Fig. 6

CD8+ TIL densities as a measure of durvalumab pharmacodynamic activity in clinical trial NCT01693562. Enumeration of CD8+ TILs by image analysis was performed on matched sets of pretreatment and on-therapy (±6 weeks) specimens of 25 NSCLC patients. Tumor was manually annotated by a pathologist. The density of CD8+ TILs in paired sets was compared using a two-sided paired t test. Of 25 patients, 20 had increased CD8+ TILs during therapy, with an average increase of 365 cells/mm2 (P = 0.009, 95% confidence interval = 101.3–628.5)

Discussion

Studies using CD8 IHC have contributed to our understanding of cancer immunity in important ways. Key among these is the clinical consequence of CD8+ TILs in human cancer patients, as discussed in a recent comprehensive review of major types of cancer in which CD8 was considered alongside other T-lymphocyte measures [5]. Although very informative, reports such as this also serve to illustrate the limitations of CD8-related studies. For example, quantitative CD8 IHC approaches often lack the ability to accurately analyze large sets of whole-tumor sections, use different means of scoring CD8 TILs, and frequently have uncertain validation of the IA methodology when used. This overall lack of harmonization, in particular, limits the ability to compare data across sample sets. In this context, we report the development and validation of quantitative, whole-image IA to measure multiple CD8 parameters in the TME of clinical and nonclinical specimens. Such methods in general should increase the overall reliability and comparability of tissue-based, quantitative IHC data. CD8 tumor measures specifically, whether alone or combined with other immune markers, should continue to provide important translational value to the field of immuno-oncology.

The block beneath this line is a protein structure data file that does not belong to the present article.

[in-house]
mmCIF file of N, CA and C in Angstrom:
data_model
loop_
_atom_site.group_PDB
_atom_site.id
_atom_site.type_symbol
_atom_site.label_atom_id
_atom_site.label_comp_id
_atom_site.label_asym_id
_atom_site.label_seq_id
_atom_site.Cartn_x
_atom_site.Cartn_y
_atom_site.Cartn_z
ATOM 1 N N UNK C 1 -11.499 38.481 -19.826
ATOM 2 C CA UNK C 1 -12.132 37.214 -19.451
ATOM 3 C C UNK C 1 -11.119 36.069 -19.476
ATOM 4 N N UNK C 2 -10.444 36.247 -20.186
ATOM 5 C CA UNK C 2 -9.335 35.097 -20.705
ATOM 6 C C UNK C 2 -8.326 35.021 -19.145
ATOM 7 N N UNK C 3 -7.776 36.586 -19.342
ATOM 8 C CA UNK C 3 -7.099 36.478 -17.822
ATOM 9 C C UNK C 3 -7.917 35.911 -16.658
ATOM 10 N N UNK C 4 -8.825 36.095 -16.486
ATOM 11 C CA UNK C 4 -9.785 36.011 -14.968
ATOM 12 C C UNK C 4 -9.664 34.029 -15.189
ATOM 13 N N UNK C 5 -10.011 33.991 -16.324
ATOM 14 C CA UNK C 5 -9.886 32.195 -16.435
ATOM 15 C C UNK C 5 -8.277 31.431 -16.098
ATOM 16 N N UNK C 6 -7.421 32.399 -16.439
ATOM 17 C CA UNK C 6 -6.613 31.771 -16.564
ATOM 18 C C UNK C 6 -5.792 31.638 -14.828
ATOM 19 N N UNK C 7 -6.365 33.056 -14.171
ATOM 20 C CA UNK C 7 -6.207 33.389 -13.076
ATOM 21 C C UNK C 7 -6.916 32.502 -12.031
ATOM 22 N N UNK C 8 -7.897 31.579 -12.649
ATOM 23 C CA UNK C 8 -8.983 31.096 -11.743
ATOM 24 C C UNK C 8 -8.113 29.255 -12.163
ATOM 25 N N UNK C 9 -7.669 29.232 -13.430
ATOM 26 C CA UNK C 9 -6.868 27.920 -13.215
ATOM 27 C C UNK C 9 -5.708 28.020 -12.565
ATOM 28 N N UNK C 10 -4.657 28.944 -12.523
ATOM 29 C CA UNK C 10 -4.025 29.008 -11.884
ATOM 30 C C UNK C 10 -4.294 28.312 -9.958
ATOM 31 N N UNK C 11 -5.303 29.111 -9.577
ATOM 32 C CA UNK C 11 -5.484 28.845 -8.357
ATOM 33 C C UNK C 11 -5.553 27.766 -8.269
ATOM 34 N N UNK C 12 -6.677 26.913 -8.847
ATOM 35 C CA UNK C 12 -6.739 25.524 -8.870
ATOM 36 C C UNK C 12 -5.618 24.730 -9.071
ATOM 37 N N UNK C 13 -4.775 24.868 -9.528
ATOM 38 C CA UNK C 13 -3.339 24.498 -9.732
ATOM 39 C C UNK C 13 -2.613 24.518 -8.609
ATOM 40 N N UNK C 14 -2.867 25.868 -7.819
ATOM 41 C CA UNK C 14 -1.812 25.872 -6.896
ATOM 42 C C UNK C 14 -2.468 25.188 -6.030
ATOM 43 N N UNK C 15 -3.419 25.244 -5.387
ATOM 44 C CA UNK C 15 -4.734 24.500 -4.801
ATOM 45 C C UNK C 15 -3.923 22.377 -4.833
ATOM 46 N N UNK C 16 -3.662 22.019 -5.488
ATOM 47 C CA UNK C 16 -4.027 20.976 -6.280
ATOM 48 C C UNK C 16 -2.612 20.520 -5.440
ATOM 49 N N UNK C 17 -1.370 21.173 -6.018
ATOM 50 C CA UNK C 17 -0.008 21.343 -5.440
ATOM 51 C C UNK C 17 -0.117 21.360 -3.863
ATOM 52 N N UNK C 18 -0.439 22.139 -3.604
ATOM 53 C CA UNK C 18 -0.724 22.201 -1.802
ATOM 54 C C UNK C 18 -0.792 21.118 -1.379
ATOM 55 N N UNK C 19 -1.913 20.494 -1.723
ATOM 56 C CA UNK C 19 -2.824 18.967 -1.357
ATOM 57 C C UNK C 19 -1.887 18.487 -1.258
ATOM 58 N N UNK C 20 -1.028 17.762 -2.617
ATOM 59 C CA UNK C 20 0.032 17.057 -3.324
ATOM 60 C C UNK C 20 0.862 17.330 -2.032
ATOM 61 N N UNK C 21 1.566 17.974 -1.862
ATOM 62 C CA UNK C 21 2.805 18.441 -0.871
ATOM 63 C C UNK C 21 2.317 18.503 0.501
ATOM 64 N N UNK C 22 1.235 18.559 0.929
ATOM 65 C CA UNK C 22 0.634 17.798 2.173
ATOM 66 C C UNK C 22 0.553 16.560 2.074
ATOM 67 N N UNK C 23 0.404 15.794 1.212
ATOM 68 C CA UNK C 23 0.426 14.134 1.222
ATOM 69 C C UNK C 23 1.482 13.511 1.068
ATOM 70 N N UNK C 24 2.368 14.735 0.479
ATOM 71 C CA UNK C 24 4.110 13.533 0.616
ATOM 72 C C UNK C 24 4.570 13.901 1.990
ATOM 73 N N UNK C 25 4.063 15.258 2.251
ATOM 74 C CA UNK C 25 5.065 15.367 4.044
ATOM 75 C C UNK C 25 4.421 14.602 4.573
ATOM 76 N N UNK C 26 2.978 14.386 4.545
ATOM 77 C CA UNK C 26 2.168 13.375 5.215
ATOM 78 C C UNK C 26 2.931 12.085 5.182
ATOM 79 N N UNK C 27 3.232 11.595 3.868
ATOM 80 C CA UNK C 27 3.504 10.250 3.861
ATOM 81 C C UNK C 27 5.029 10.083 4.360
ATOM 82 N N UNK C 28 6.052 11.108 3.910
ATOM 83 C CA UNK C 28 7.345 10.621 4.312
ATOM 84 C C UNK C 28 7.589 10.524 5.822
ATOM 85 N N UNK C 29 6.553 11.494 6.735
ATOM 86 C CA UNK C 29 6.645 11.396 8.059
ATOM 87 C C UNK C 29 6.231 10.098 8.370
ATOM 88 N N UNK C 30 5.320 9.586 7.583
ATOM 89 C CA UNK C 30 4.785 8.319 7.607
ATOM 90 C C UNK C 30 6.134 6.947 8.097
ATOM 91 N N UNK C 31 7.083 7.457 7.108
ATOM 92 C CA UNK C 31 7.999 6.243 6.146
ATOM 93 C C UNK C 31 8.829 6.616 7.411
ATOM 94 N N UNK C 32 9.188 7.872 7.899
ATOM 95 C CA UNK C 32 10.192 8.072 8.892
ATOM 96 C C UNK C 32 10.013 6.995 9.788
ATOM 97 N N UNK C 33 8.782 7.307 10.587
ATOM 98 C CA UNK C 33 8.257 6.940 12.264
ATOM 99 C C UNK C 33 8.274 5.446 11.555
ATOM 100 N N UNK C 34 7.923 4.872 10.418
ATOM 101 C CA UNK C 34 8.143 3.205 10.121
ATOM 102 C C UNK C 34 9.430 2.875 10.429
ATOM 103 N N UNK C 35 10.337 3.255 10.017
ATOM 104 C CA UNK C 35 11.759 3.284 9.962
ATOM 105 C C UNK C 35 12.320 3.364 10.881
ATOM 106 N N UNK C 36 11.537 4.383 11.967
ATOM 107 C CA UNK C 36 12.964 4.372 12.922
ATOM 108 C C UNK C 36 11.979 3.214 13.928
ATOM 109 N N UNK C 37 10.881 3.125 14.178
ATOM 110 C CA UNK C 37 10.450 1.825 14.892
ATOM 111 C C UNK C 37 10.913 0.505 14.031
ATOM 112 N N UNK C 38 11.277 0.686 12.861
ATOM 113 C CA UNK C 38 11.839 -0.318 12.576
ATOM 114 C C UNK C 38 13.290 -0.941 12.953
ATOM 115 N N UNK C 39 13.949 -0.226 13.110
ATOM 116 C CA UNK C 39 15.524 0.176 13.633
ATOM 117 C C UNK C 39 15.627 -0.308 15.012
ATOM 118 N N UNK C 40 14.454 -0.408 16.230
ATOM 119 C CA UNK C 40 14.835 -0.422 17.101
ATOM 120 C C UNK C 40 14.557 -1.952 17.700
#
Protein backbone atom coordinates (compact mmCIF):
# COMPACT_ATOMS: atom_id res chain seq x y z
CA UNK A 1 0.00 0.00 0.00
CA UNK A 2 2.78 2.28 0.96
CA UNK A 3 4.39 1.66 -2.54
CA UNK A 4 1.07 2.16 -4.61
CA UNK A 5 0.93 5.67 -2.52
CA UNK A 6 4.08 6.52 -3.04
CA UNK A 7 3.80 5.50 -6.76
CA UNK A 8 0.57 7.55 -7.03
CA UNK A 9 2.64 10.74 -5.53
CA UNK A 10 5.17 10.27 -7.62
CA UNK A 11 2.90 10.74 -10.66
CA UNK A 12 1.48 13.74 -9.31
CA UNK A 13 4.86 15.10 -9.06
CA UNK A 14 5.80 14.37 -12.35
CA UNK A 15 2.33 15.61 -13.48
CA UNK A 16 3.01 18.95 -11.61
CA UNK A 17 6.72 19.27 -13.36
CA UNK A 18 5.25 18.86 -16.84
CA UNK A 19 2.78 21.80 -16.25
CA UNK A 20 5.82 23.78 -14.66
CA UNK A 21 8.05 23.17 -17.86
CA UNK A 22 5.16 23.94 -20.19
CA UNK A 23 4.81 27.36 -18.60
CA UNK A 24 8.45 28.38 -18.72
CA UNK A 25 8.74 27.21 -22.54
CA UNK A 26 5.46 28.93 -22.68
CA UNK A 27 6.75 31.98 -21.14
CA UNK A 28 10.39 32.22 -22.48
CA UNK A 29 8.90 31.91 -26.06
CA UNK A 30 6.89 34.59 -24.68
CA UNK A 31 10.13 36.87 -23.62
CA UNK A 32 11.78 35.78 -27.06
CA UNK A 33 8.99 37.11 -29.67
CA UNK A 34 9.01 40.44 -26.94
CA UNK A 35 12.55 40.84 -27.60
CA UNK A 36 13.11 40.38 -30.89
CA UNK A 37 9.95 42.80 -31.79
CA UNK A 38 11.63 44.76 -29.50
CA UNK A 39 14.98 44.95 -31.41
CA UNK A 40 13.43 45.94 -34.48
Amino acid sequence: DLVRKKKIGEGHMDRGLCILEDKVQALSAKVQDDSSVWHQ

The ability to compare CD8+ TILs across multiple types of cancer by IHC based on a harmonized approach has not previously been reported. Thus, the data from our analysis of nonclinical samples provides a potentially helpful comparative view of the immune response to cancer. For instance, the different levels of CD8+ TIL densities that are evident among various cancers may serve as an indicator of the relative immune responsiveness of each tumor type, based on concepts of CD8 previously proposed [5, 15, 16, 17, 19, 20]. In that regard, we found the highest numbers of CD8+ TILs in DLBCL specimens, providing additional support for the prevailing notion of DLBCL as an immunogenic cancer. Based on the additional belief that immunogenic types of cancer are potentially amenable to checkpoint immunotherapy, it is worth noting that a recent study showed meaningful response to the PD1 antibody nivolumab in patients with DLBCL [64]. By comparison, we found RCC and UBC had much lower CD8 group values, suggesting that they may be relatively less immune responsive. However, such an interpretation could be misleading, because a number of individual RCC and UBC samples had relatively high CD8+ TIL densities. These findings are consistent with the meaningful response to immunotherapies experienced by some patients with these cancers. In contrast, PROS samples demonstrated a low median value within a narrow range of individual CD8 TIL densities. Combined, these findings more strongly support the notion of PROS as an immunosuppressed tumor type, and one for which multiple immunotherapy approaches have failed [65]. Another notable finding in our data is the significantly higher CD8+ TIL densities in the IM versus the TC for multiple cancers. Only PROS samples demonstrated a significantly lower density of CD8+ TILs in the IM than in the TC. We are not aware of any basis for such a distinction in primary PROS, although one possibility is that TIL trafficking patterns might somehow be different in this versus the other tumors. Additional interpretations of the CD8 data presented here are possible.